Scarred for life by children’s books

I loved to read even when I was young – I remember when I was seven I sat and read two Secret Seven books in an afternoon.  I read fast and voraciously, and anything I could find.  So even with the library available, I would often reread books, several times over.

I had a particular box-set of short story books, Uncle Arthur’s Bedtime Stories.  This was a set of around five books of short stories, all with a heavily religious (Christian or Jewish) theme.  All had some sort of heavy moral theme, and the combined effect was to scar me for life.

In these stories, disobeying your parent would lead to disaster.  Any kind of wrong behaviour would lead to serious permanent consequences. What’s more, you would always, without fail, get caught.  Ninth time around – when riding her bike round the top of the hill where she lived, she insisted on one more go around, despite mummy telling her to go in – the bike swerved and she bounced down the hill and was seriously injured.  Donny and the Door Handle, where little Donny would always play with the door handle in the car, and it swung open and he fell out of the car while it was moving.   The boy who longed for an air pistol, and promised not to touch it when unsupervised, but sneaked out to look at it and managed to shoot himself in the face.  The little girl who was nosing around in her aunt’s drawers to see what exciting thing was in there was caught because it was full of feathers and they all came floating out.  The girl who forgot to take her watch off in the bath and then didn’t own up until her parents noticed it was rusty and wet inside, then had her parents’ disappointment and no watch.  The girl who told lies dreamt of lies running all over her as she lay on the grass, and woke up to find ants all over her.  And yet when the little boy who was ill still struggled into the church for Christmas mass everyone heard the bells ring for the first time in years as he got to the altar.

Some of them were worthwhile – the story of minimising Milton, who would always run down what other people did while magnifying his own achievements.  The stories of children who would keep trying and eventually succeed because of their own determination.  Some of them were downright bizarre, like the story of the boy who helped push home a disabled man whose battery had gone flat on his wheelchair, and then got into trouble because he hadn’t told anyone where he was going.  But most have left me with a paralysing sense of fear, that any time I set a foot wrong the universe will crash down on me and make me pay, like the girl who liked her mum’s sun lamp and set the house on fire.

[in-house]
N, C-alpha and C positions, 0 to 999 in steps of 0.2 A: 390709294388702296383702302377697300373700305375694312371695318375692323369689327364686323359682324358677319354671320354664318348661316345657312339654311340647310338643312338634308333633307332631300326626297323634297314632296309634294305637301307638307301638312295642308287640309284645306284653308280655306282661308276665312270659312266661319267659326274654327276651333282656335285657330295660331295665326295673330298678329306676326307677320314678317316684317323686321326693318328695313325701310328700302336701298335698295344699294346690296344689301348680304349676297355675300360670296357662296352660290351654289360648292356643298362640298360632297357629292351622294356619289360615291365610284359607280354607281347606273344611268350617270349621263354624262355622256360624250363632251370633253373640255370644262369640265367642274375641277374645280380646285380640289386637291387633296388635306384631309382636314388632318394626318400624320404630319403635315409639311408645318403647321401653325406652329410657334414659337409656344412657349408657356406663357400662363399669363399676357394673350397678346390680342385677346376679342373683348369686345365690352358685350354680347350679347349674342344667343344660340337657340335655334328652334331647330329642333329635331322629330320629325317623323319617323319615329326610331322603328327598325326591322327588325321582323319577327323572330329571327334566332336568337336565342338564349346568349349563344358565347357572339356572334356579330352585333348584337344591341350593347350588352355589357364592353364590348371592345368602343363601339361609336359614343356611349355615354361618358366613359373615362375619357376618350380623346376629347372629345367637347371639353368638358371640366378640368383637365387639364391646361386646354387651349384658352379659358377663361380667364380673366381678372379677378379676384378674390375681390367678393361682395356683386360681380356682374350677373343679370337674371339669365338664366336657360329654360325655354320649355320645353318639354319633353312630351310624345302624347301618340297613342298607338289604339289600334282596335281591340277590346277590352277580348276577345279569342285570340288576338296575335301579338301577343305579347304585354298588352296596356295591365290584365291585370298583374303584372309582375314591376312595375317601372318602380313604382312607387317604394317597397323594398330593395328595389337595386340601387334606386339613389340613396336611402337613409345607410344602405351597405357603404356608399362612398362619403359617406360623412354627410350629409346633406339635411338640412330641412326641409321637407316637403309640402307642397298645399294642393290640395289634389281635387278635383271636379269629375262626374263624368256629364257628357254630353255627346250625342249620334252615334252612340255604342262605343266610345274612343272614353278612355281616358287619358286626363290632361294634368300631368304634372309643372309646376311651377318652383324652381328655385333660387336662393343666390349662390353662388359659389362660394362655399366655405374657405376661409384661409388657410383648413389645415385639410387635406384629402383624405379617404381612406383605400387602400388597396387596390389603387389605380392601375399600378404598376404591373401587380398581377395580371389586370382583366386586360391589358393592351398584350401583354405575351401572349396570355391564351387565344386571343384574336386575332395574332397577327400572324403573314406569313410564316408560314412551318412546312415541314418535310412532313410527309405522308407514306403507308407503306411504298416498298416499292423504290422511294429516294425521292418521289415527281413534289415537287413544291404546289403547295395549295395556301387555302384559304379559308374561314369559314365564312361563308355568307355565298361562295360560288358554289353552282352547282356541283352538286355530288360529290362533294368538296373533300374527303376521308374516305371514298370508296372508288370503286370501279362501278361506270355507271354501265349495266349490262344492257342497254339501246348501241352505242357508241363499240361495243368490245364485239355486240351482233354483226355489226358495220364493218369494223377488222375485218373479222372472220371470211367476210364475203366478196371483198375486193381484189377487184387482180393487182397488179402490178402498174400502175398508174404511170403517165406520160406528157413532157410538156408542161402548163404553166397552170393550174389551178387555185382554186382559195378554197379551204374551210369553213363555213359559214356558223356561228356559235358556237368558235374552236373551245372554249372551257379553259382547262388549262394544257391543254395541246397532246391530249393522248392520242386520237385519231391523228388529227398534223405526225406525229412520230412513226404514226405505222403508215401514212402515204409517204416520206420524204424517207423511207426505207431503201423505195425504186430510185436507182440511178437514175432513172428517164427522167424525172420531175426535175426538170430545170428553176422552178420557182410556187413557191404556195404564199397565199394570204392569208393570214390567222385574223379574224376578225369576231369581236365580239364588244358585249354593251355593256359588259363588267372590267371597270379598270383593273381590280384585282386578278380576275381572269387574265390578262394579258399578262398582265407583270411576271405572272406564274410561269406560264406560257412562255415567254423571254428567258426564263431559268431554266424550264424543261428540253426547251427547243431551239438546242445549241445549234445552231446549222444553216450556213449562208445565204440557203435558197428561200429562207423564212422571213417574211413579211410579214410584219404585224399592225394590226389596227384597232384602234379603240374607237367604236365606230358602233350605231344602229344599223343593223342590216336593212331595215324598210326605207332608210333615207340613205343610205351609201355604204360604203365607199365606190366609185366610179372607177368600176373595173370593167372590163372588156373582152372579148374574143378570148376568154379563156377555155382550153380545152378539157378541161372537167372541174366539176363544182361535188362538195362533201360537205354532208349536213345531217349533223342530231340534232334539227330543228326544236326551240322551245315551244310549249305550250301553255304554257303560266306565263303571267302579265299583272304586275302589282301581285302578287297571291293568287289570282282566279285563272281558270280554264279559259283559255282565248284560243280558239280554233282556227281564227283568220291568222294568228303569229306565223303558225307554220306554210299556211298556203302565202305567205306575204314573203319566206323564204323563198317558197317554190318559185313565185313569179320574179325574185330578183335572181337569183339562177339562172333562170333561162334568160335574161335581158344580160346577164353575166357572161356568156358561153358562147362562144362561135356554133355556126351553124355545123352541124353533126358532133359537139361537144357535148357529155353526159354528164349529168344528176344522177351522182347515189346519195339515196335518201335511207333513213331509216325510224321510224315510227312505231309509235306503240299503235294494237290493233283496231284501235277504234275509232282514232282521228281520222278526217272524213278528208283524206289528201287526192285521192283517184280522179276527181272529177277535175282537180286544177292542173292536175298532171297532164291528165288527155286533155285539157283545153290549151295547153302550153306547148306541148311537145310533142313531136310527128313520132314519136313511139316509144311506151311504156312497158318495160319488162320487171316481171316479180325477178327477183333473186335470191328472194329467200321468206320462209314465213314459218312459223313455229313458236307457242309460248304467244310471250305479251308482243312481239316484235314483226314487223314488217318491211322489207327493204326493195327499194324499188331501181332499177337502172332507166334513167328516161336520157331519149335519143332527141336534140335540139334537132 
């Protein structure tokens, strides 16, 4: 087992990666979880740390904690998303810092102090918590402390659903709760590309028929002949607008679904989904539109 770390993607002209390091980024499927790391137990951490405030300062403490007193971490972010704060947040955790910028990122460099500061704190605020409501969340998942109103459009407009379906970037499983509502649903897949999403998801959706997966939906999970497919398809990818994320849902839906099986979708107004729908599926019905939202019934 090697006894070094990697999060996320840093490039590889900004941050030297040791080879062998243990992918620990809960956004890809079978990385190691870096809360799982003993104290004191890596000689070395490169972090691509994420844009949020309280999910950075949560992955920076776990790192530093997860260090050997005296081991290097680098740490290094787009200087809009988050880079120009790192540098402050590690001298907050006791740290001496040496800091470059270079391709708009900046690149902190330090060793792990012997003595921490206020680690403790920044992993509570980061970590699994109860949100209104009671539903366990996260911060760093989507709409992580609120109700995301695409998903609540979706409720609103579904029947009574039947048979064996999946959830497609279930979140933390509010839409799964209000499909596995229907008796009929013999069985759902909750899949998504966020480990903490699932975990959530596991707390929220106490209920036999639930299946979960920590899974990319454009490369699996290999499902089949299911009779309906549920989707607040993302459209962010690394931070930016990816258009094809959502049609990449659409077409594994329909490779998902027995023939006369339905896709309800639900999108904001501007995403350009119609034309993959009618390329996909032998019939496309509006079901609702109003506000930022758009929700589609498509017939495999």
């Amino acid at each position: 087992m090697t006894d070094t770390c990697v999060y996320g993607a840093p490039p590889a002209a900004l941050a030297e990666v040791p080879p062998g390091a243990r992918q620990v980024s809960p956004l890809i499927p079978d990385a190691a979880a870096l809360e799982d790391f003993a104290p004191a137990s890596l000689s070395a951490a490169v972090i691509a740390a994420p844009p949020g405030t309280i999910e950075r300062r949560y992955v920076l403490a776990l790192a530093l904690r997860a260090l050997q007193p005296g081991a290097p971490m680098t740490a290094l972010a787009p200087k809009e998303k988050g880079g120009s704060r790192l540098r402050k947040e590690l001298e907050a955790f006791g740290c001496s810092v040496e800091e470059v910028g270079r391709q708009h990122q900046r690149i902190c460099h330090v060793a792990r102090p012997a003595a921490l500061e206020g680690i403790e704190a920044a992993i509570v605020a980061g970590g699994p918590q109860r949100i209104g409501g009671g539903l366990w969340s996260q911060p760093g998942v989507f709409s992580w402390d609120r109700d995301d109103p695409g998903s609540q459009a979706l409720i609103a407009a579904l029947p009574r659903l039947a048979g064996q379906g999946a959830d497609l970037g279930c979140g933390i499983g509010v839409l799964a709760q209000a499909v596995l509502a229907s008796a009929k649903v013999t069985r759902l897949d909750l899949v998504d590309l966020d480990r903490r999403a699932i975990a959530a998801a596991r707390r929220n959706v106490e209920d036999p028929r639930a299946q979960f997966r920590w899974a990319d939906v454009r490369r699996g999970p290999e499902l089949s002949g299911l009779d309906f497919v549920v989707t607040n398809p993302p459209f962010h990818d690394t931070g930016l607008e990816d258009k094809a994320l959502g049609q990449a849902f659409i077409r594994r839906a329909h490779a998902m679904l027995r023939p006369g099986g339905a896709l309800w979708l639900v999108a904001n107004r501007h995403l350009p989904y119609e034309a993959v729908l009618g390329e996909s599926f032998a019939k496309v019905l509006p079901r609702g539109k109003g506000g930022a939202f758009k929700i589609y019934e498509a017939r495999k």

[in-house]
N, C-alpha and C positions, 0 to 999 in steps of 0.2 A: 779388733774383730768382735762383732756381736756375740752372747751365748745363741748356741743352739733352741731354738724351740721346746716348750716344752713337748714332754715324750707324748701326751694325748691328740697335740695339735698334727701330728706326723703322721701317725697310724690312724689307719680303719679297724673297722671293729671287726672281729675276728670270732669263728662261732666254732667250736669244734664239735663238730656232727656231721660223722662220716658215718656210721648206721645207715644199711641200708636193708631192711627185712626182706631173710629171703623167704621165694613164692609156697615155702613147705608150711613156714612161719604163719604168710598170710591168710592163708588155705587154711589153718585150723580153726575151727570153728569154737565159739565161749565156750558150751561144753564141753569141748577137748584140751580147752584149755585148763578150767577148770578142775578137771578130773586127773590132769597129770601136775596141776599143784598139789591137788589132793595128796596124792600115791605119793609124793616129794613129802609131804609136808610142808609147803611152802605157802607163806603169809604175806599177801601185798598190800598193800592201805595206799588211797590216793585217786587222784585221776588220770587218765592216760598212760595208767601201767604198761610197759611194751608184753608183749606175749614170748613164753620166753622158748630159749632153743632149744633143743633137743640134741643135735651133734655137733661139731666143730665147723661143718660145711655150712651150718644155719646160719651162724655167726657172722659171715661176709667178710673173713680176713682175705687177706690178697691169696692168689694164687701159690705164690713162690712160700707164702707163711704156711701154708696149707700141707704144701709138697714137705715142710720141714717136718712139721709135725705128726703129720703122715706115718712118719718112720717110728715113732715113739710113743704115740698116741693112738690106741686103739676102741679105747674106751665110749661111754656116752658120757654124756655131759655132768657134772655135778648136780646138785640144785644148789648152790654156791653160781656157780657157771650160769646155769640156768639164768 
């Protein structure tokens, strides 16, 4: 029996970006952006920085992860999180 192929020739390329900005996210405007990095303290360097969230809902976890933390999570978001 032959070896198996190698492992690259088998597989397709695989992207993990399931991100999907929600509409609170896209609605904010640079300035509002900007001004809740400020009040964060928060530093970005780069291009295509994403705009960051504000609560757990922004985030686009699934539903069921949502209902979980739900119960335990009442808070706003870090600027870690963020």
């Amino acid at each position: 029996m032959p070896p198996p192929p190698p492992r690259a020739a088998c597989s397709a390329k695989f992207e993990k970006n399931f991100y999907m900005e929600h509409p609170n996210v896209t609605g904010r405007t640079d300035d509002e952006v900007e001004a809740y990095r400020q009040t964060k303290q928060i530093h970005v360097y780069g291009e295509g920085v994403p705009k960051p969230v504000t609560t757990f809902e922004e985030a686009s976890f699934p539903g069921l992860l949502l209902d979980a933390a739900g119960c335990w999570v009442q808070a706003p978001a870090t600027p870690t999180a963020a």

Not that doing wrong is something good, but if fear of doing wrong leaves you terrified of trying anything, or sticking to the rules because you’re afraid of the consequences rather than because you believe in the rules, then yes, I feel that’s bad.

And it’s not just my generation with strange children’s stories – my son had a set of Alphapet books, which went through the alphabet with animals and character traits. Most were obvious, like Sylvester the Stubborn Squirrel who learnt not to be so stubborn, but the positive traits were seen as negatives too:  Perry the Polite Porcupine was shown as being far too helpful to others and should say no more often, while Tina the Truthful Tiger was too truthful and should learn little white lies to get on with people better.

But there’s only been one book I’ve downright refused to read to children – it was a book that belonged to the young children I was babysitting, and featured some children and some elves or similar.  The elves had something the children wanted, and when they wouldn’t hand it over the children used brute strength to destroy the elf house and get it for themselves.  That one I refused to touch as soon as I understood where the storyline was headed.

 

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